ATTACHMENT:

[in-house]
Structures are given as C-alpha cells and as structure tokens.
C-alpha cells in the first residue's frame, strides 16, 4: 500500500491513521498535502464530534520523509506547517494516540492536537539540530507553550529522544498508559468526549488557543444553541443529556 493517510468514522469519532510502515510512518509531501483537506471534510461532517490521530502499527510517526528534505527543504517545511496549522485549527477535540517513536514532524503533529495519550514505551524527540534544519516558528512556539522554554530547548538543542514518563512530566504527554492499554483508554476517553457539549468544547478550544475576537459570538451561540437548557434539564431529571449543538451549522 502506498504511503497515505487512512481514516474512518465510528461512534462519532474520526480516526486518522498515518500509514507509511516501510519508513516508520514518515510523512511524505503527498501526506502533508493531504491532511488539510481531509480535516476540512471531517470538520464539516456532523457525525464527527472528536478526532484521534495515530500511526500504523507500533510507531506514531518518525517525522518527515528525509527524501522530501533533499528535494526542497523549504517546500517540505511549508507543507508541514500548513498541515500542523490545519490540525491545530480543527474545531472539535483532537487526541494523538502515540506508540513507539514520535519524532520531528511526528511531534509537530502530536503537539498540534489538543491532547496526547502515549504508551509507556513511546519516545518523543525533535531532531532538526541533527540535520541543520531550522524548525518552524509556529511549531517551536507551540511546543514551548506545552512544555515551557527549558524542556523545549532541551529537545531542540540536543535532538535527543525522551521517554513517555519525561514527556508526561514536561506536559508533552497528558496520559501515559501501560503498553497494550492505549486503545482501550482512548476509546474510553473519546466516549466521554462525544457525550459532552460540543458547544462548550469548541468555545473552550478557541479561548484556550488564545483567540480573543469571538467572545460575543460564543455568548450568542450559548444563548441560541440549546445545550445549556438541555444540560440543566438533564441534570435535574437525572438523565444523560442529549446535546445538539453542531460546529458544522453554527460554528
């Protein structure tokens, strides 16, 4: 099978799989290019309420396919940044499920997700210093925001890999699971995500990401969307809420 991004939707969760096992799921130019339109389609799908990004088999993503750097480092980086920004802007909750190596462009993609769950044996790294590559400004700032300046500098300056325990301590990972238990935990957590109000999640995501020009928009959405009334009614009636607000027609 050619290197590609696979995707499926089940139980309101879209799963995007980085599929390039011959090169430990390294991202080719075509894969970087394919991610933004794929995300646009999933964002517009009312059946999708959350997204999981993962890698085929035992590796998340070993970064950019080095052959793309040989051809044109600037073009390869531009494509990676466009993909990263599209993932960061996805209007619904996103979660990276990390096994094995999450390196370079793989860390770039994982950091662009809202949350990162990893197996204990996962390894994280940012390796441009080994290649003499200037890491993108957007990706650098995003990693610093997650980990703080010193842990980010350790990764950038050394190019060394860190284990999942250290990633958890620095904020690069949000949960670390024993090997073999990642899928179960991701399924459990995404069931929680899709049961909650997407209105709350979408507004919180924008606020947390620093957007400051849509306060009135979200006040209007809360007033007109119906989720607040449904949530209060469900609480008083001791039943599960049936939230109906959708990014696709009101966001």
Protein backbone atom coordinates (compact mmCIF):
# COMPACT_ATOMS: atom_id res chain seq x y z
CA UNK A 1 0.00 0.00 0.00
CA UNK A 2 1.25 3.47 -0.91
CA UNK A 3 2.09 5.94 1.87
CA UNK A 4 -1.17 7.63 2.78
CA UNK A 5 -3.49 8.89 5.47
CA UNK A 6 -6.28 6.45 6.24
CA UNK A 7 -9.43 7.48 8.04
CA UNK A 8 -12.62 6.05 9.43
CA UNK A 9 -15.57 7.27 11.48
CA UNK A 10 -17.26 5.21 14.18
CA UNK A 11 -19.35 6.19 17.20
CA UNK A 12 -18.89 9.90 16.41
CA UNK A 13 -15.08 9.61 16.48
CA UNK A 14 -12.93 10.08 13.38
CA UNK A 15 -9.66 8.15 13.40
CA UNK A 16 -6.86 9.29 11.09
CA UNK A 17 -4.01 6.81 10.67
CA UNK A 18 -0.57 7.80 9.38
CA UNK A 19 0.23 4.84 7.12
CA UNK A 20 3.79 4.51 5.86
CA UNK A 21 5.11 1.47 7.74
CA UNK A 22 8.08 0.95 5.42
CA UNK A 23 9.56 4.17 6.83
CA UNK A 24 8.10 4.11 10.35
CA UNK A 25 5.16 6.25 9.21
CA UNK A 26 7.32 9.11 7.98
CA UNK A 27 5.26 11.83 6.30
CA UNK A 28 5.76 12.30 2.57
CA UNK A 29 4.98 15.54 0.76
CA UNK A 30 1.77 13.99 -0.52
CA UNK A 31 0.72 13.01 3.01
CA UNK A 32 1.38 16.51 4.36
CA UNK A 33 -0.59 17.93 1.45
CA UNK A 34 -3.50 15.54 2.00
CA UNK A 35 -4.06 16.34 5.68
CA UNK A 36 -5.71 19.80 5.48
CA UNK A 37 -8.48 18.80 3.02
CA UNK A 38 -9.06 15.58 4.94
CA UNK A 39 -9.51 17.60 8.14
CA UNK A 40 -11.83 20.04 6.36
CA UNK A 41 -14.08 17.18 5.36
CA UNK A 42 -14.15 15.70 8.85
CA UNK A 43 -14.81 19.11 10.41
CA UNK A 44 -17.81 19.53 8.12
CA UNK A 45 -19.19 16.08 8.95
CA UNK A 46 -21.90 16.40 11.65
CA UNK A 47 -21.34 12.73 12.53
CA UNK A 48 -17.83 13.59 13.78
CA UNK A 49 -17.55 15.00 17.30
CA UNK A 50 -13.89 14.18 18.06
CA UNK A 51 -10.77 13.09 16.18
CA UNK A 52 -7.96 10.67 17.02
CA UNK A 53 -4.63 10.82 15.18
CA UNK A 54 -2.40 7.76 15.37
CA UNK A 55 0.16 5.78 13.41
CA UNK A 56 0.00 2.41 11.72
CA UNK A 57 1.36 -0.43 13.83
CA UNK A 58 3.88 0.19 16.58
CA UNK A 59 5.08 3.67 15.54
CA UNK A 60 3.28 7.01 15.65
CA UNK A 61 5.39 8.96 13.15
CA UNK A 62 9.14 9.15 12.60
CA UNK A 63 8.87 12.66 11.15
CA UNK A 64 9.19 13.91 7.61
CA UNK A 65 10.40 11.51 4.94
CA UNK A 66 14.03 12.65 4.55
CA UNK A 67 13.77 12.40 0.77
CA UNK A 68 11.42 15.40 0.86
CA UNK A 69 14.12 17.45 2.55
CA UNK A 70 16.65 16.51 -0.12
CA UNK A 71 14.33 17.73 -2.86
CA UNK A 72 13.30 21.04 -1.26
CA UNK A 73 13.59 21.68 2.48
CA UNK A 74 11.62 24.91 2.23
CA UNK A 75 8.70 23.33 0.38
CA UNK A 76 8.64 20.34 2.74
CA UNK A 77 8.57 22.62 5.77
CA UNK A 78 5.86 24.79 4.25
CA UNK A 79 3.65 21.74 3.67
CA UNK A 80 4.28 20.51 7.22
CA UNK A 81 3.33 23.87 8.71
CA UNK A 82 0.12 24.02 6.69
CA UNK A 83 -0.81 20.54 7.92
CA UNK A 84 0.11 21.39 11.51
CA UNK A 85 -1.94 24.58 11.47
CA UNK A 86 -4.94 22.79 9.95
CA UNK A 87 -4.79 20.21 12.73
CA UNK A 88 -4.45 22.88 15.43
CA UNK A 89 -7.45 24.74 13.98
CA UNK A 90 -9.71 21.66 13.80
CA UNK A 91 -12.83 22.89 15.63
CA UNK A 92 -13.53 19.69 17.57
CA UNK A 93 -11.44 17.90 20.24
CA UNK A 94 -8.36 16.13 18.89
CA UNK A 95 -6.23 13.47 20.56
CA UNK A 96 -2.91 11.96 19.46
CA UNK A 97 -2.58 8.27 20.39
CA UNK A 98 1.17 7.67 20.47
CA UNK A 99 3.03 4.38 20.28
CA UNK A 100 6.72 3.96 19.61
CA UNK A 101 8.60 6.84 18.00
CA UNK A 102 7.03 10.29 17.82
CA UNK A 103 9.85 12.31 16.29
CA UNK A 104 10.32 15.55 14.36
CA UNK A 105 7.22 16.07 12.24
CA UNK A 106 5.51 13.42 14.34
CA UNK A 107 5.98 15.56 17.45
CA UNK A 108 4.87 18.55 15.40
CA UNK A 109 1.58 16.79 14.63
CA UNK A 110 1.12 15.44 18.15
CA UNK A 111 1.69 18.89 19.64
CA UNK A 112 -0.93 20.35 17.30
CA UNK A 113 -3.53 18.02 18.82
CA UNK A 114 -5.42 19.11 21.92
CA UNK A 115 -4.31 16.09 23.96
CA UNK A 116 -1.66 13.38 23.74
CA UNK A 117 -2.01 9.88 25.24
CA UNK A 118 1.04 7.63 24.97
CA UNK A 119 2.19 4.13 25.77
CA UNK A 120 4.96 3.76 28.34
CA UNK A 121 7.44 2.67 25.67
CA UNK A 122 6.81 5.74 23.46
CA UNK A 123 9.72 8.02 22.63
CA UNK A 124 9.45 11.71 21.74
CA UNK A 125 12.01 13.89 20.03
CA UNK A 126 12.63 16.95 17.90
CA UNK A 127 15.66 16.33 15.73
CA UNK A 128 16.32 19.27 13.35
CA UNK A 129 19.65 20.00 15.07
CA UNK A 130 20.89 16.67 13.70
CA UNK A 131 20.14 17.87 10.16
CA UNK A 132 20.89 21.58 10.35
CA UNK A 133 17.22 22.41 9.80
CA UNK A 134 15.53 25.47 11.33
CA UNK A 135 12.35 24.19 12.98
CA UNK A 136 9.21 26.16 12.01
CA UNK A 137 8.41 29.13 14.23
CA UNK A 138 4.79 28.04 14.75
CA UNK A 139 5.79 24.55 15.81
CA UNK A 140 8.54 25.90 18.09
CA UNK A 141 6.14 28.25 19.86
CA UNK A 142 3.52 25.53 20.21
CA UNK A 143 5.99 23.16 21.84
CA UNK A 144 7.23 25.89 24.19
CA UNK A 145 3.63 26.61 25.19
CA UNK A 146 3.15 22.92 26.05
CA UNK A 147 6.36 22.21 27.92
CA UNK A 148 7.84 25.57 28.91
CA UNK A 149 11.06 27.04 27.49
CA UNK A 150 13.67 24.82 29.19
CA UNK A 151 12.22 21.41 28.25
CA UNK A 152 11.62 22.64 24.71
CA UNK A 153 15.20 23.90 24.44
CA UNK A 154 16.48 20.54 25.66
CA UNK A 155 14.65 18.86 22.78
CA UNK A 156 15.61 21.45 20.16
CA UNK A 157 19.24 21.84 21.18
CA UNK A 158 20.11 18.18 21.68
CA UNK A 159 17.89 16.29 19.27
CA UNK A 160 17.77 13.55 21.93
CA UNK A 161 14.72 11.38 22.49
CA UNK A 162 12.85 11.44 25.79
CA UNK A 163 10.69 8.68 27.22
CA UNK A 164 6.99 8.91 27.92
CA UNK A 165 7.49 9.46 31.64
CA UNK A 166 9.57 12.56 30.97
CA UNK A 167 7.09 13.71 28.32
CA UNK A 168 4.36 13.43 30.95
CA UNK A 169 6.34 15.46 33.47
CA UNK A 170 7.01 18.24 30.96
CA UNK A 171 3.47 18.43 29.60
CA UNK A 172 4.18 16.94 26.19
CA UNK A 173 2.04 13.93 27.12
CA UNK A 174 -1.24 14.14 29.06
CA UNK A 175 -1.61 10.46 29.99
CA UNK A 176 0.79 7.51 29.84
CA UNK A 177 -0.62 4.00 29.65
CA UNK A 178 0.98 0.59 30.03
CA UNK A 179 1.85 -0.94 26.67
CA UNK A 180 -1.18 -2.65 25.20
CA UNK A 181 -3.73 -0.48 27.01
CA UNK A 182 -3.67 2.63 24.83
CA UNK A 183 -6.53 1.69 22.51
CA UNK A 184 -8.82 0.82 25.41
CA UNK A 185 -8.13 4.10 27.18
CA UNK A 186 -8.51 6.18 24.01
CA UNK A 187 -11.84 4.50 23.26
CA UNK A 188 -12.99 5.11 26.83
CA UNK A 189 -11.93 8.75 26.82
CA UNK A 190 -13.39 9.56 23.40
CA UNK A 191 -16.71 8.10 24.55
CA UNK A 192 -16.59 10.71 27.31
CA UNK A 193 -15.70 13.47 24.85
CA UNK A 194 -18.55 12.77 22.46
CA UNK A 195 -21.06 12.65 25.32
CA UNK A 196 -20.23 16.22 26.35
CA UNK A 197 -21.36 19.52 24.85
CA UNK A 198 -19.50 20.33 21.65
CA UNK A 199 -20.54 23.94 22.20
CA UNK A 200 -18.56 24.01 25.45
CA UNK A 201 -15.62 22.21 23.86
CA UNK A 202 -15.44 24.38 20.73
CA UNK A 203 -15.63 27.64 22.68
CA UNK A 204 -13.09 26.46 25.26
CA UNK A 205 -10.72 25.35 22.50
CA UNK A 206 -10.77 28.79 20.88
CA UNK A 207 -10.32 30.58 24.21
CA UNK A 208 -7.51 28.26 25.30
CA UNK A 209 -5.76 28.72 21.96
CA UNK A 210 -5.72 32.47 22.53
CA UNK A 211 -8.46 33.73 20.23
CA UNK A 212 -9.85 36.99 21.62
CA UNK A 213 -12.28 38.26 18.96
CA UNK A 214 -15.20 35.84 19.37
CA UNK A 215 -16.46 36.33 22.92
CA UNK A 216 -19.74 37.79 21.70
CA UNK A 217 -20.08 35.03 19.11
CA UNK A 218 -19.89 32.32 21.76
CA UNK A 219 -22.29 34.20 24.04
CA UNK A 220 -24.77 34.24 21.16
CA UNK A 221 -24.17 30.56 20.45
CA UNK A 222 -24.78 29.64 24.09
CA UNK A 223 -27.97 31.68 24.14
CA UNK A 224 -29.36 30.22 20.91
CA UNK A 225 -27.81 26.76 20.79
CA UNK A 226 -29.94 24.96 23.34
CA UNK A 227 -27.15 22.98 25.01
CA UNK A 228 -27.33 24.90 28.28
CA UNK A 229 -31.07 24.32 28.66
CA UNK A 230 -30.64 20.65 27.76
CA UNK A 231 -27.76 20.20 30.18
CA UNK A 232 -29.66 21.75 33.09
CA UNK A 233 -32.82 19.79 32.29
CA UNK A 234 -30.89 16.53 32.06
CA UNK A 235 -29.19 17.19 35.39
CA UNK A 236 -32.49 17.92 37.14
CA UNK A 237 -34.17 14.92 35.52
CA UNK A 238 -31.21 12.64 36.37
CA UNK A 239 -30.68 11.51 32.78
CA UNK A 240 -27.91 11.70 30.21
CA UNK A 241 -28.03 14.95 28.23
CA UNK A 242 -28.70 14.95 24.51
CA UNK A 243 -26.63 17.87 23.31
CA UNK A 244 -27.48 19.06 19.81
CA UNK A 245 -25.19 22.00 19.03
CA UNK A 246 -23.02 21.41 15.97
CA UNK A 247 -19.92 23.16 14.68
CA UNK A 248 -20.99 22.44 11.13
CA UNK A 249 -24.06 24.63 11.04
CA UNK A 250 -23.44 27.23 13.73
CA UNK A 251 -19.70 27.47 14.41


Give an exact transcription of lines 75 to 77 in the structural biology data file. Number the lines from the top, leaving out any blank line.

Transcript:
CA UNK A 69 14.12 17.45 2.55
CA UNK A 70 16.65 16.51 -0.12
CA UNK A 71 14.33 17.73 -2.86